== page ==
One of the most persistent problems in the field of quality assessment remains how to remove the confounding effect of different institutions providing care to patients with dissimilar severity of illness and case complexity. The authors review the literature to determine whether risk adjustment systems based on administrative data are inherently inferior to systems that depend on primary data collection and conclude that they are not. In light of the potential competence of risk adjustment systems based on administrative data, the authors identify those systems that are best supported by theory and evidence. Data elements that have been found most explanatory of medical outcomes are also identified. On the basis of an evaluation of the performance of various risk adjustment approaches, the authors propose a paradigm that could serve to unify and direct future studies.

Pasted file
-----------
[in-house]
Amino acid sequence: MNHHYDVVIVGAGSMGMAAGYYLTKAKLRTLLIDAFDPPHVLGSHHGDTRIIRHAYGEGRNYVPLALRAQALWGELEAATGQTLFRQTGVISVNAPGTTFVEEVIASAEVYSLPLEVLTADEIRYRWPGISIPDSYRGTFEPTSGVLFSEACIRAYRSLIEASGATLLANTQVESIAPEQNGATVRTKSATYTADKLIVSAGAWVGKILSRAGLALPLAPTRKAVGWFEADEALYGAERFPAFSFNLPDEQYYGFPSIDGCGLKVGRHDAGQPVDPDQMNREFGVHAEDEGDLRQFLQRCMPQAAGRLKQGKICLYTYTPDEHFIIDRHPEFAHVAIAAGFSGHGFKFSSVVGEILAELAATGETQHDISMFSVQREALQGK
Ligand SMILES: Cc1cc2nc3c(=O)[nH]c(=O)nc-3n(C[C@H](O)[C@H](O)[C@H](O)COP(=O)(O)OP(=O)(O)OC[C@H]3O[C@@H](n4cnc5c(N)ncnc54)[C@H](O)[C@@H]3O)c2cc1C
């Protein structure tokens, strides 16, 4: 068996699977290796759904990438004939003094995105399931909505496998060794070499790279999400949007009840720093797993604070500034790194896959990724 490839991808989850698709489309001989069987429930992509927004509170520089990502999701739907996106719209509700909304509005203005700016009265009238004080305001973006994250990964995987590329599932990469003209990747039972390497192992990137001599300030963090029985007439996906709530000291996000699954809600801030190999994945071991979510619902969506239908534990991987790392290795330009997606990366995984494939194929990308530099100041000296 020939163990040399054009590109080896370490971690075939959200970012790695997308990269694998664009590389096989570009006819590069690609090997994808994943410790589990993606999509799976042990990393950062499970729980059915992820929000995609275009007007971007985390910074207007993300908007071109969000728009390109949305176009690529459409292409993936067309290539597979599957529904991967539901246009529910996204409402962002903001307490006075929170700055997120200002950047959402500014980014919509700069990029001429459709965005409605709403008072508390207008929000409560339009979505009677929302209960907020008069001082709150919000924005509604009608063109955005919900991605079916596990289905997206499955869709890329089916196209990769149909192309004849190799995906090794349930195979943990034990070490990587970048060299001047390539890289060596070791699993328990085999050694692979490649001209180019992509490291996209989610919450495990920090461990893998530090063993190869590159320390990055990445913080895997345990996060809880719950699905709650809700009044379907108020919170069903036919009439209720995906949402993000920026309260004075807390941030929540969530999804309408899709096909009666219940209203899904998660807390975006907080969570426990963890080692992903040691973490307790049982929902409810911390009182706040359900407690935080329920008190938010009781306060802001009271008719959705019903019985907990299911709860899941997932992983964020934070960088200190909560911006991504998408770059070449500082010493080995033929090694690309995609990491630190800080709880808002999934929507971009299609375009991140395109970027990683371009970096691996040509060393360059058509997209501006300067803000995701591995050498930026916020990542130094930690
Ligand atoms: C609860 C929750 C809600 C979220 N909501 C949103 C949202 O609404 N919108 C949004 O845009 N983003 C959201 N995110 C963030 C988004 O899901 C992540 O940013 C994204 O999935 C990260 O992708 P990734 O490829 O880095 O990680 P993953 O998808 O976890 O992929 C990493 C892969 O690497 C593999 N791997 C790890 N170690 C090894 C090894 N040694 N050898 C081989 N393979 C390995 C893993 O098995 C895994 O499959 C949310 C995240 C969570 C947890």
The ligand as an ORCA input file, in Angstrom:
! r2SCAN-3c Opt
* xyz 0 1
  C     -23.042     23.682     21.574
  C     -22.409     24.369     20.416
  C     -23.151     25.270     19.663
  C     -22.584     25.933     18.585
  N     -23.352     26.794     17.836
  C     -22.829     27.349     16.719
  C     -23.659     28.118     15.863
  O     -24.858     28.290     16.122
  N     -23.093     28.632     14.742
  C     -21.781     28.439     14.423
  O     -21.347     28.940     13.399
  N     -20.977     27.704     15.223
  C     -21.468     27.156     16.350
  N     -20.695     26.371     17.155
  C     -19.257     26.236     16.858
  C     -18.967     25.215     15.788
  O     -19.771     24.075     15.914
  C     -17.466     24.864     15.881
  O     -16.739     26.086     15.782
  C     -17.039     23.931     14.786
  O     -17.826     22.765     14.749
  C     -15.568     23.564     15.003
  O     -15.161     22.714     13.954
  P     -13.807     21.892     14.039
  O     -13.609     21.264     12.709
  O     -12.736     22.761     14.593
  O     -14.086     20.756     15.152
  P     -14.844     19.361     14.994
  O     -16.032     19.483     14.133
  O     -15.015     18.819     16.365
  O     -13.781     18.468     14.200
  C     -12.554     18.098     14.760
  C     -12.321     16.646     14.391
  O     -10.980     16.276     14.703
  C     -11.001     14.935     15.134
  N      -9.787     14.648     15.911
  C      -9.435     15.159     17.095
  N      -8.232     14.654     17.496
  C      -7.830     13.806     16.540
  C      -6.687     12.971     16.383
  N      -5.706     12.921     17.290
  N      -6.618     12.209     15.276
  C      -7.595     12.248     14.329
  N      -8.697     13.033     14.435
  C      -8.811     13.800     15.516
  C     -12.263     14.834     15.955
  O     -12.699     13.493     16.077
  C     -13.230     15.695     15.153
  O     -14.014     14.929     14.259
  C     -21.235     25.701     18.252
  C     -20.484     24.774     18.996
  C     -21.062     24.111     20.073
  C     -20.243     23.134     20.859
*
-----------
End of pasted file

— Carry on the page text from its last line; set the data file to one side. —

ASJC Scopus subject areas
- Health Policy